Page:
Over 300 students, teachers, school principals and representatives of education from 30 countries discovered what cultural relations and education policy achieves during the “Inspiring People” forum in Berlin.
Participants with Foreign Minister steinmeier© Sarah Kanning – Forum Menschen bewegen
She talks about her flight to BERLIN sitting one row behind TV presenter Anne Will, the selfie with Federal Foreign Minister FRANK-WALTER STEINMEIER and the many workshops and discussions with STUDENTS from all over the world. When 18-year-old Malak El-Shorbagy, a student of Deutsche Evangelische Oberschule in Cairo, Egypt, describes her experiences in Berlin, you completely forget that German is not the native LANGUAGE of this petite young woman with dark curly hair and alert eyes. Malak does not have German roots and has never attended SCHOOL in Germany, and yet she speaks German without the slightest trace of an accent. “I’ve been learning German since kindergarten. My mother wanted me to do it,” explains the 12th grade student at the “Inspiring People” forum. “I dream of studying political science, preferably in Egypt and Germany.”
Malak El-Shorbagy is one of over 200 SCHOOL STUDENTS from 30 countries that the Federal Foreign Office invited to BERLIN for a three-day cultural relations and education policy summit in April 2016. The Federal Foreign Office used practical examples to show students, teachers, SCHOOLprincipals, scholarship holders and representatives of education authorities why cultural relations and education policy is the important third pillar ofGERMAN FOREIGN POLICY alongside political and economic relations. “It is about nurturing humanity through culture and education,” said Federal Foreign Minister STEINMEIER in his speech on the final day of the forum. “It is about a cultural relations policy that creates the conditions for this. We need a cultural relations policy that is fully convinced about, and that strengthens, culture’s power in society.”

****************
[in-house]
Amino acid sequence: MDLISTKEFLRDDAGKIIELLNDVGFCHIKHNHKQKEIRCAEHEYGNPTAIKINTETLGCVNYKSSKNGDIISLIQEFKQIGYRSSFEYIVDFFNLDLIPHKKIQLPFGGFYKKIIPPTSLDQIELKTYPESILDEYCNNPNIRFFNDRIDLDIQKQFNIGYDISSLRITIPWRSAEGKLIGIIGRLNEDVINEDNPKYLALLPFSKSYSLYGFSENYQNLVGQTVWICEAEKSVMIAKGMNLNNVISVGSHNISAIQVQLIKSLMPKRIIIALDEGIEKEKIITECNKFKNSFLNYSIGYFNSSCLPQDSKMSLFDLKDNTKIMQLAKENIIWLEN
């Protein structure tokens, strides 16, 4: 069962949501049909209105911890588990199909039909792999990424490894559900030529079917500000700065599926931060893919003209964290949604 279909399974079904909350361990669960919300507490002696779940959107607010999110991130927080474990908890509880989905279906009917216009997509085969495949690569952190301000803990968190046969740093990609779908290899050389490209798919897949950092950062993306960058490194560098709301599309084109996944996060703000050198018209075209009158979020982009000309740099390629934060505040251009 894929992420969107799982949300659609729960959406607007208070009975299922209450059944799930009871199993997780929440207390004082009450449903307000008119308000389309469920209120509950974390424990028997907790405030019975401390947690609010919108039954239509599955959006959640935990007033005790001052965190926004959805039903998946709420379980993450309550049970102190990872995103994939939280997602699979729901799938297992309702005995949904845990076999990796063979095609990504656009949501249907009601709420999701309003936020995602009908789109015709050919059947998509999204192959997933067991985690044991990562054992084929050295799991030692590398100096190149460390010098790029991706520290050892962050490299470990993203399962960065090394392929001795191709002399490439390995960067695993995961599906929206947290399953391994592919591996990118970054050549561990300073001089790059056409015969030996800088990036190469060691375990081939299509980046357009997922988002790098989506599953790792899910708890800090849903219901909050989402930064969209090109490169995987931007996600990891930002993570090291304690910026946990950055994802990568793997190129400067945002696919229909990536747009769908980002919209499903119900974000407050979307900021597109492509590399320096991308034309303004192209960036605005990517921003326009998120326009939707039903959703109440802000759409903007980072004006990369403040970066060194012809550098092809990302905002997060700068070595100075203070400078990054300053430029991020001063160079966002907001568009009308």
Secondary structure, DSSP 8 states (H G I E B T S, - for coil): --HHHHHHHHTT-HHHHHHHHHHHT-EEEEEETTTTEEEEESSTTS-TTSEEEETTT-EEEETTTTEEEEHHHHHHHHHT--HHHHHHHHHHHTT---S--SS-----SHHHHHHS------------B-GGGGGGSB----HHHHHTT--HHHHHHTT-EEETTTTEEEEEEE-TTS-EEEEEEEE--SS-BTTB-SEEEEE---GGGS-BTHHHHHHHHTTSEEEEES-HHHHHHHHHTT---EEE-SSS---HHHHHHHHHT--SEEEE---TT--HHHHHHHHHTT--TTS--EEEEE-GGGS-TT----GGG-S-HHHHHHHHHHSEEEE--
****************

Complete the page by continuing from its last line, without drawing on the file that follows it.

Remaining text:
The guests exchanged views on sustainability, education partnerships and the German LANGUAGE in discussions, workshops and specialist forums. They also experienced “cultural and FOREIGN POLICY live”, and a Market of Possibilities enabled them to find out about the work of Federal Foreign Office intermediary organisations, such as the Goethe-Institut, the German Academic Exchange Service (DAAD) and the Institute for Foreign Cultural Relations (ifa). Visitors also experienced cultural practice during the Long Night of Ideas: museums and cultural hotspots, including the Maxim Gorki Theater, the German Museum of Technology and the Haus der Kulturen der Welt, opened their doors for talks, debates and tours that continued into the small hours. DJ workshops and performances as well as lectures on games and inclusion demonstrate the breadth of the cultural concept.
As a model for success, Schools – Partners for the Future (PASCH) was a major focus of the event. Founded by the Federal Foreign Office in 2008, this initiative has grown into a network of over 1,800 schools around the world – from Bodø in Norway to Punta Arenas in southern Chile and from Anchorage in Alaska to Yokohama in Japan. There are also 350 German partner SCHOOL. At its launch, the PASCH initiative also focused especially on regions where German international education policy had not been strongly represented: Asia, the Near and Middle East and Sub-Saharan Africa. “Language means immersing yourself in another culture,” said Maria Böhmer, Minister of State at the Federal Foreign Office, who is responsible for cultural relations and education policy. “You are the best ambassadors I can imagine.” As Special Representative for UNESCO World Heritage, Maria Böhmer attaches great importance to the preservation and reconstruction of heritage sites like those in Syria: “We are living in a globalised era,” she said. “We must give young people the chance to gain a foothold in this world and make them experts to one day rebuild sites like Palmyra.” ▪
Source: Deutschland de